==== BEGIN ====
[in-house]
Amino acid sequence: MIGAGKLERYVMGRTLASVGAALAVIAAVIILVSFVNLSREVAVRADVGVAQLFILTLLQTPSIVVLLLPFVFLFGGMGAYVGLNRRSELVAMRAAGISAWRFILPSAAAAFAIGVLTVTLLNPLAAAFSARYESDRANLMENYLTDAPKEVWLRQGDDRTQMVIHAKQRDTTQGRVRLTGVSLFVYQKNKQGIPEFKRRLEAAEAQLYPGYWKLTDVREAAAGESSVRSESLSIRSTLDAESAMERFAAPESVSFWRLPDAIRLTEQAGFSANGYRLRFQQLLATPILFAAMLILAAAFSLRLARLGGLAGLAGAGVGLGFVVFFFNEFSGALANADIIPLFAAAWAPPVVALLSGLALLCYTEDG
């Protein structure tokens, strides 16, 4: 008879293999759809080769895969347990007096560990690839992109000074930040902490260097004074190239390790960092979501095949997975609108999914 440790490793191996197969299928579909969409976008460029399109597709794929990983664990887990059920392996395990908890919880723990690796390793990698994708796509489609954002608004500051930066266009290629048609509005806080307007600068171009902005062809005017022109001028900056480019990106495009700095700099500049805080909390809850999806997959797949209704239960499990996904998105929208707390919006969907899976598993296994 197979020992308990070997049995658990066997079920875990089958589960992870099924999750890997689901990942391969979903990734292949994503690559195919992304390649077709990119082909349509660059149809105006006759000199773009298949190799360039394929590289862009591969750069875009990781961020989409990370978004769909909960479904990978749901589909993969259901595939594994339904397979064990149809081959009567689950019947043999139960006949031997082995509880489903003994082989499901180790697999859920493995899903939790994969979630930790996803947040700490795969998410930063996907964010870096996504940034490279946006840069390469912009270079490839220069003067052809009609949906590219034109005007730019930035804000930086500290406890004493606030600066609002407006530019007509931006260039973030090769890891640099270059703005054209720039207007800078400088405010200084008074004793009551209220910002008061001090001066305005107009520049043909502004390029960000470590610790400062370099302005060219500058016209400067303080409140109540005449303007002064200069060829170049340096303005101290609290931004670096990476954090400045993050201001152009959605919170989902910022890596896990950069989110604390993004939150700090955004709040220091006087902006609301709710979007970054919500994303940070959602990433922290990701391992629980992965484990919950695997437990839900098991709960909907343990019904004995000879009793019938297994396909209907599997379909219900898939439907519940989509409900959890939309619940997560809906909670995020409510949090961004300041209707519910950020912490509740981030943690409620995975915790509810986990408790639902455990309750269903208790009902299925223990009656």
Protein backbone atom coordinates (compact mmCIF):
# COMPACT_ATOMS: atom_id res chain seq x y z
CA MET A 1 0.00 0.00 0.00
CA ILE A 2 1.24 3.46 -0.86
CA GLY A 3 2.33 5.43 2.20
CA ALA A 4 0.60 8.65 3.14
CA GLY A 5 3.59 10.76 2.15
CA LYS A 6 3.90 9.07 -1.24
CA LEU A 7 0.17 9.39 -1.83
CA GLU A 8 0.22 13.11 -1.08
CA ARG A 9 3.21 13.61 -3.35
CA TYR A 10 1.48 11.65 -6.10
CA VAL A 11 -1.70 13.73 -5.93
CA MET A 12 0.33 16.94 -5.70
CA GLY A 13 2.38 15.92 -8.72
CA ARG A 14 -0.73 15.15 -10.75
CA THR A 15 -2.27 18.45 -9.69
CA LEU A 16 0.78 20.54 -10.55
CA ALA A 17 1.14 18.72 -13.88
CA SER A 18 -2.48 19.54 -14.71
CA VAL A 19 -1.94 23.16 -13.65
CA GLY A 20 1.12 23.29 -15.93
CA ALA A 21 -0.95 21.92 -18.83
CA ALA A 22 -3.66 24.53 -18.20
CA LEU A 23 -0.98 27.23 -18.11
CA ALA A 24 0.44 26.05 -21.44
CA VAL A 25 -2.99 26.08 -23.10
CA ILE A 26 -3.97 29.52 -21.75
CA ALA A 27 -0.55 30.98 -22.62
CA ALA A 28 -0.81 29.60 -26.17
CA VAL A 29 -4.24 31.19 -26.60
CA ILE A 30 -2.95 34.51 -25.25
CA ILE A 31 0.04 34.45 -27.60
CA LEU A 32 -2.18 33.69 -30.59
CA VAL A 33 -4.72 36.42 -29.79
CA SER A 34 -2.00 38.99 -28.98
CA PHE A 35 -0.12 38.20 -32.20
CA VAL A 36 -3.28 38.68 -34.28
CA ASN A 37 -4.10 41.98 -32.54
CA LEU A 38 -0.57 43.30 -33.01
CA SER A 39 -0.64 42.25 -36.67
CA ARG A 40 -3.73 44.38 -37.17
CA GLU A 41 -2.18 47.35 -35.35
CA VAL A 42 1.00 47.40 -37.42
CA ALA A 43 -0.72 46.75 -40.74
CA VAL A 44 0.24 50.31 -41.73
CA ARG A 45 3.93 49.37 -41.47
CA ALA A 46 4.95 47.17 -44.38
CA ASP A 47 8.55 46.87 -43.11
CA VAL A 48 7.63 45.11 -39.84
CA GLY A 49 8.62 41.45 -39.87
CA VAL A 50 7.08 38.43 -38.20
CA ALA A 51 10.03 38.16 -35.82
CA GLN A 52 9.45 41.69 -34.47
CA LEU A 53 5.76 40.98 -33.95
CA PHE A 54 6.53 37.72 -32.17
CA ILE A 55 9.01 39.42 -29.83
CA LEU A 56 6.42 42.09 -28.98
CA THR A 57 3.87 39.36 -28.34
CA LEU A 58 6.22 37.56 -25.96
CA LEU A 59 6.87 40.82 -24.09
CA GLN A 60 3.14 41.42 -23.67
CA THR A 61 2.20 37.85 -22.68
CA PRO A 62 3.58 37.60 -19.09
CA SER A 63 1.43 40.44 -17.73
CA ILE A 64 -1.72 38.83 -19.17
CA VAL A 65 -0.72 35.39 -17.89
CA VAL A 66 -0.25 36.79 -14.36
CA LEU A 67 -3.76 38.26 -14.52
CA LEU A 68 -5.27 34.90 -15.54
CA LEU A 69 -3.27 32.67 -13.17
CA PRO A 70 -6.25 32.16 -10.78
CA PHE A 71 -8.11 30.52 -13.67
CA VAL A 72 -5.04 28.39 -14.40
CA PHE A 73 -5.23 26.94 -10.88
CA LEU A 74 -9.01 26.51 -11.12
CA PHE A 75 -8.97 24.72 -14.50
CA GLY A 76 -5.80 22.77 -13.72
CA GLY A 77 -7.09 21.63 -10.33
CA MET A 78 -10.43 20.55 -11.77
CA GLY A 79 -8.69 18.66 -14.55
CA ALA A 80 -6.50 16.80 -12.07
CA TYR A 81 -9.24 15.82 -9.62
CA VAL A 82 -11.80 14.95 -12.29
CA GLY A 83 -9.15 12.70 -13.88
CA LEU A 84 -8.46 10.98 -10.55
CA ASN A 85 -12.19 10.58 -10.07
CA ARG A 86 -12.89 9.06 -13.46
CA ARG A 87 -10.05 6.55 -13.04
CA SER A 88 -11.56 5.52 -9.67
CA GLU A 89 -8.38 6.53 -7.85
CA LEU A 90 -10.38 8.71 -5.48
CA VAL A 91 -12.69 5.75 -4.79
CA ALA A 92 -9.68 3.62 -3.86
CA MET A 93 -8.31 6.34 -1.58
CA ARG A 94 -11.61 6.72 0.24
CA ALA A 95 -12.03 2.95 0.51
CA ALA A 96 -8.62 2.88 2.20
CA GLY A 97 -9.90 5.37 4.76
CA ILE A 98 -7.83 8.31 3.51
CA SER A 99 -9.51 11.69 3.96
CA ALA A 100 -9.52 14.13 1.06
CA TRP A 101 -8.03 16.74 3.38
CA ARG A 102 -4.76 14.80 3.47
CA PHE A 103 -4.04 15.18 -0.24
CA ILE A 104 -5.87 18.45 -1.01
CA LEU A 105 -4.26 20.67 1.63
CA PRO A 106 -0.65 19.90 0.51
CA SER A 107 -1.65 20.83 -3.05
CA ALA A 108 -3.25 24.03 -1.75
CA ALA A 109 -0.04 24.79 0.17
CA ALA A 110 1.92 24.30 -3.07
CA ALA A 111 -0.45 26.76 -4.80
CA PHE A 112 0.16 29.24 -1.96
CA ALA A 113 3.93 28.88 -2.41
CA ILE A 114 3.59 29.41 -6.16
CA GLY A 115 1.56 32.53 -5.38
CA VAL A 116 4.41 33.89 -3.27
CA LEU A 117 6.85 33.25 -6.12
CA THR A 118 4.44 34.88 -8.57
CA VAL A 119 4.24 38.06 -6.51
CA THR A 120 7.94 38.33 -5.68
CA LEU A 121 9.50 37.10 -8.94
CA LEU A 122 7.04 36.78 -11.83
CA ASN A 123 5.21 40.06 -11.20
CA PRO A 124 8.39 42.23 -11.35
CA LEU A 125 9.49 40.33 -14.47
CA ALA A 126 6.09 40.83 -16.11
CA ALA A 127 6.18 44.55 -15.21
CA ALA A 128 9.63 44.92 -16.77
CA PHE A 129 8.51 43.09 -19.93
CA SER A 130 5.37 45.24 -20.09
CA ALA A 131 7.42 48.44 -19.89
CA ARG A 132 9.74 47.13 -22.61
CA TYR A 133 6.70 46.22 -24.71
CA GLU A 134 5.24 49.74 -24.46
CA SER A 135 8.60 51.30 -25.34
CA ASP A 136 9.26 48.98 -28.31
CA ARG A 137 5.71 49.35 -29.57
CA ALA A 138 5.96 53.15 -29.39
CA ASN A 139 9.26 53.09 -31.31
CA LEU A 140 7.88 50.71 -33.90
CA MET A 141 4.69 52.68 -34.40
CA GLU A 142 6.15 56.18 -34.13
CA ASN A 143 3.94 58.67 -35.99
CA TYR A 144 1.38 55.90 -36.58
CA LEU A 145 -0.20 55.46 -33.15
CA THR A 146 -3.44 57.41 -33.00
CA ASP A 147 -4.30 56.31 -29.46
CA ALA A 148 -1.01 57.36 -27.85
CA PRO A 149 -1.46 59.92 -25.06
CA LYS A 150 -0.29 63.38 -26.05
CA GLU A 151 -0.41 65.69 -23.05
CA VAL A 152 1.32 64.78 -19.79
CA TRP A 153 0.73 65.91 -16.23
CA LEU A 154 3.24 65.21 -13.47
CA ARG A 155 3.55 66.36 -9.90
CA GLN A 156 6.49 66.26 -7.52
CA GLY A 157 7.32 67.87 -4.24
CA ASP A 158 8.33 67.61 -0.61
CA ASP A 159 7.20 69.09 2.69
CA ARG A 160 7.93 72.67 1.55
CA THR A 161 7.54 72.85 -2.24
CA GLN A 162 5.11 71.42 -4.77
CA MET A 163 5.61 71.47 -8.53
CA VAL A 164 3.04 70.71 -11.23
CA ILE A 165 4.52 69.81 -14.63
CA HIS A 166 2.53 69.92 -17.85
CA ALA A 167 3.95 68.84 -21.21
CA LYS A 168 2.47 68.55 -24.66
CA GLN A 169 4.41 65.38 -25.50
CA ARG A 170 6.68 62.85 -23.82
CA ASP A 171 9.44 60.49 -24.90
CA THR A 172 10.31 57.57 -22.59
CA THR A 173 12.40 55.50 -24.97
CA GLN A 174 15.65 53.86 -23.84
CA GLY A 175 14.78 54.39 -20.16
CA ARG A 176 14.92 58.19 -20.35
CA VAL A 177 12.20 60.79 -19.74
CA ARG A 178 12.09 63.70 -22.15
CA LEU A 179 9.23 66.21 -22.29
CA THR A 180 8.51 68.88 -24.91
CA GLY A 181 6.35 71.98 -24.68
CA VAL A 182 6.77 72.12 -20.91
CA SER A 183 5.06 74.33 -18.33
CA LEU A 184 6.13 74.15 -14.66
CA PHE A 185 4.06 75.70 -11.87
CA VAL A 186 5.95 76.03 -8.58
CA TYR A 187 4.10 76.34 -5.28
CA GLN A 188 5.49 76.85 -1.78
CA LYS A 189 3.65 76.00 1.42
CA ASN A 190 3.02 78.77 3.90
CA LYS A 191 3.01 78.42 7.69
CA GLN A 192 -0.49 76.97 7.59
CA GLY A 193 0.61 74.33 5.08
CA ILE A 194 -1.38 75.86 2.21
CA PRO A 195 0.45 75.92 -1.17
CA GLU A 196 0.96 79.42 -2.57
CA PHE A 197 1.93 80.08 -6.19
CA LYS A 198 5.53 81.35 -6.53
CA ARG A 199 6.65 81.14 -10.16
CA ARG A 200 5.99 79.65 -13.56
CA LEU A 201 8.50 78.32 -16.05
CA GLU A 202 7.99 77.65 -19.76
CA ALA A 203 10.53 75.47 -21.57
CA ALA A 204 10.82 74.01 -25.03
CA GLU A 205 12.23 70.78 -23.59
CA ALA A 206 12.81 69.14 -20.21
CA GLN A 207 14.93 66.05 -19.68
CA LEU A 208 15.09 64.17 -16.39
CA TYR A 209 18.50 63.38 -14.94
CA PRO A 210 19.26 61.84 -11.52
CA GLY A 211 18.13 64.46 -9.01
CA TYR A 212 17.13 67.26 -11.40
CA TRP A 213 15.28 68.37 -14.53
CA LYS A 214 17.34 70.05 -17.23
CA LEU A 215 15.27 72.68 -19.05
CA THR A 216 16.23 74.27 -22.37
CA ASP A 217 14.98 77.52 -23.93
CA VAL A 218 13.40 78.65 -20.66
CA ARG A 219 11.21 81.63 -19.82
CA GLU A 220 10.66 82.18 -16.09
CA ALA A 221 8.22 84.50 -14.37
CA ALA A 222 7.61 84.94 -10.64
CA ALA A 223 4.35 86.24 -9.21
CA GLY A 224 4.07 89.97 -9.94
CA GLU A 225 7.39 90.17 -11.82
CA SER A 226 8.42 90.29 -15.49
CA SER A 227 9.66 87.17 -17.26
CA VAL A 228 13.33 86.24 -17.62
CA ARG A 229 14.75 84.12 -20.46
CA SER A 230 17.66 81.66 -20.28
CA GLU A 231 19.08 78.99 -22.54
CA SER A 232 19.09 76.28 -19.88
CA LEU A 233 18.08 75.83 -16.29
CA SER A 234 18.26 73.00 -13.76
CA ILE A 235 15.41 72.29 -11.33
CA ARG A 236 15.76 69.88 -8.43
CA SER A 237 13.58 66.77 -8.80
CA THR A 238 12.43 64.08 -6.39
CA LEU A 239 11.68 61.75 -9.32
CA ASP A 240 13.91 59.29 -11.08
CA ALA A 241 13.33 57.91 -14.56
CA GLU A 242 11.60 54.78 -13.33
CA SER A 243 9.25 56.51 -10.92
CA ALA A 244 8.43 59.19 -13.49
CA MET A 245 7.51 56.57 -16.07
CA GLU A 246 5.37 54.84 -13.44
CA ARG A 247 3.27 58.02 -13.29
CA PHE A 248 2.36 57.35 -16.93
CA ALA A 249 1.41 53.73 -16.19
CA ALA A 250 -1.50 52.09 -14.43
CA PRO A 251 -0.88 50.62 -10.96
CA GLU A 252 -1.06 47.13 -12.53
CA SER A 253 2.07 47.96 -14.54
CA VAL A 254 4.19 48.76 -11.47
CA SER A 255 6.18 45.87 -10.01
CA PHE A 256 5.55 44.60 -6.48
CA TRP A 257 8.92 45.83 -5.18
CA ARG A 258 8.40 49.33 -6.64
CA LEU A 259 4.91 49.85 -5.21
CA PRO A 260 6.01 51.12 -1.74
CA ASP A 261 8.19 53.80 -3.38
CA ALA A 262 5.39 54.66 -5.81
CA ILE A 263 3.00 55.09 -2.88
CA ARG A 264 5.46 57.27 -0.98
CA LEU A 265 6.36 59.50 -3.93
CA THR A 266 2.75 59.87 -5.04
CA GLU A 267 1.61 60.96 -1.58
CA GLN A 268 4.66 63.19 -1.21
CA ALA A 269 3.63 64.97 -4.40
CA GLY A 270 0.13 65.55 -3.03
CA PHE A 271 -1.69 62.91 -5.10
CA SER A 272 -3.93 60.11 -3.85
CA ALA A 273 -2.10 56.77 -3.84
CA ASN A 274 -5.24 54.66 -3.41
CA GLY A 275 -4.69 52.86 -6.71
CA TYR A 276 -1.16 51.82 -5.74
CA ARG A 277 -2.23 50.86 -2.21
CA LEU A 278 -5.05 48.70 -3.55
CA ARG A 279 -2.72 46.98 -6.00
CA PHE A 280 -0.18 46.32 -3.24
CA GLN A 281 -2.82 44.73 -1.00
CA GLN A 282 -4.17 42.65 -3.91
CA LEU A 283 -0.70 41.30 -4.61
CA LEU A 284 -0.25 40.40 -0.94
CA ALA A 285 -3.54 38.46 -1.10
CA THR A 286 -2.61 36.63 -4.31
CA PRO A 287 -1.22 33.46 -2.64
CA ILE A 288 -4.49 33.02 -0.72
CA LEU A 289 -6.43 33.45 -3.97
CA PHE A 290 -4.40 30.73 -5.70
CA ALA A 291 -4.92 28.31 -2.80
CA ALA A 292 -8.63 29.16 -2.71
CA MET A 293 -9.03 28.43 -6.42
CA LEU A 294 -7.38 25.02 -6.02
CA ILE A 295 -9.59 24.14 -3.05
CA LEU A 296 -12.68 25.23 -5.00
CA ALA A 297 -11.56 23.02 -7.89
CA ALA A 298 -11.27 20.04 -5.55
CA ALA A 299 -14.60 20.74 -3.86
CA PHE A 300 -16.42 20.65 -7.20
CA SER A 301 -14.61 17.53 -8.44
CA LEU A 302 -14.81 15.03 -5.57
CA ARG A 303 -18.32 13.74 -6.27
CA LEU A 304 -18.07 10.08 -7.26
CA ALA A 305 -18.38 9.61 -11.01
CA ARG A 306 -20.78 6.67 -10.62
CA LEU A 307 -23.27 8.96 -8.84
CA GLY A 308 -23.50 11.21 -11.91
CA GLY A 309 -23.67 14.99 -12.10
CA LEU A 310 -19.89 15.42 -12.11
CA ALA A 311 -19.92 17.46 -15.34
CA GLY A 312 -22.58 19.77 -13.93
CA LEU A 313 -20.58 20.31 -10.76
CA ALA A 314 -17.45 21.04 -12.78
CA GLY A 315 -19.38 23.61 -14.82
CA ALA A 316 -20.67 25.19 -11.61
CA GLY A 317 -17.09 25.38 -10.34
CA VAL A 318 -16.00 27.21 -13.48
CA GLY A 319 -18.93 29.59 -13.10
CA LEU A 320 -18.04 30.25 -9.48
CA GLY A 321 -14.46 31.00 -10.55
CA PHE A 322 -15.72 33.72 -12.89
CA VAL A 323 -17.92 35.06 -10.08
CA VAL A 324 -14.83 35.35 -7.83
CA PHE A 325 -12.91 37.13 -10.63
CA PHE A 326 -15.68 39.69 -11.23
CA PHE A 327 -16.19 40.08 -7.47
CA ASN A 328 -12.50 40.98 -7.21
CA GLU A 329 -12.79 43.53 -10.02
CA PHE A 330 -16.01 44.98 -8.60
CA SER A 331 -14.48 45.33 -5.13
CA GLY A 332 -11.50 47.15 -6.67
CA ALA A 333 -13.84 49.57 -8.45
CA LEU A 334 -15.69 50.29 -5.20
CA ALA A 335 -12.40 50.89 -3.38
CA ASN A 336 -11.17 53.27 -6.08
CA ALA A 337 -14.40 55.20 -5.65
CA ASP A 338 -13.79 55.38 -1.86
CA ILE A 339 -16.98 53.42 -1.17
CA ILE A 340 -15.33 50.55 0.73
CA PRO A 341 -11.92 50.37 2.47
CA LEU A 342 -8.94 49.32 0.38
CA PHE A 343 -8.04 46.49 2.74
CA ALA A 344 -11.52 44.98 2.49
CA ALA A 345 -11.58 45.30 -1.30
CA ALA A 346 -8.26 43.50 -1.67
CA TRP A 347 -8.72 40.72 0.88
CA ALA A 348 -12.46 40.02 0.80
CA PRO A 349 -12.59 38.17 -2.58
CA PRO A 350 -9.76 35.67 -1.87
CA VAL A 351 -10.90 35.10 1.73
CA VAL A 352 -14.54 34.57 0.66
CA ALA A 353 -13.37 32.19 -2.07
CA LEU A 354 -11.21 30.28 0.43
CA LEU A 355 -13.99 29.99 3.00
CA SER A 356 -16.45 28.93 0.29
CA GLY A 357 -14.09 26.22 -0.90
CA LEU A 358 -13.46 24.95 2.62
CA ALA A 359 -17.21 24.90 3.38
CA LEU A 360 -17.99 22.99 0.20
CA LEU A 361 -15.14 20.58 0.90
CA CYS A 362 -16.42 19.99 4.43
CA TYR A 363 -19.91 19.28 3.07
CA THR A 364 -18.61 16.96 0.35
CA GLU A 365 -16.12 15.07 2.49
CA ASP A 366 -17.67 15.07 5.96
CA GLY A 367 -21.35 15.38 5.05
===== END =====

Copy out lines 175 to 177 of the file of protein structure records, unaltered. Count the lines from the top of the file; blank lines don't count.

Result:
CA ARG A 170 6.68 62.85 -23.82
CA ASP A 171 9.44 60.49 -24.90
CA THR A 172 10.31 57.57 -22.59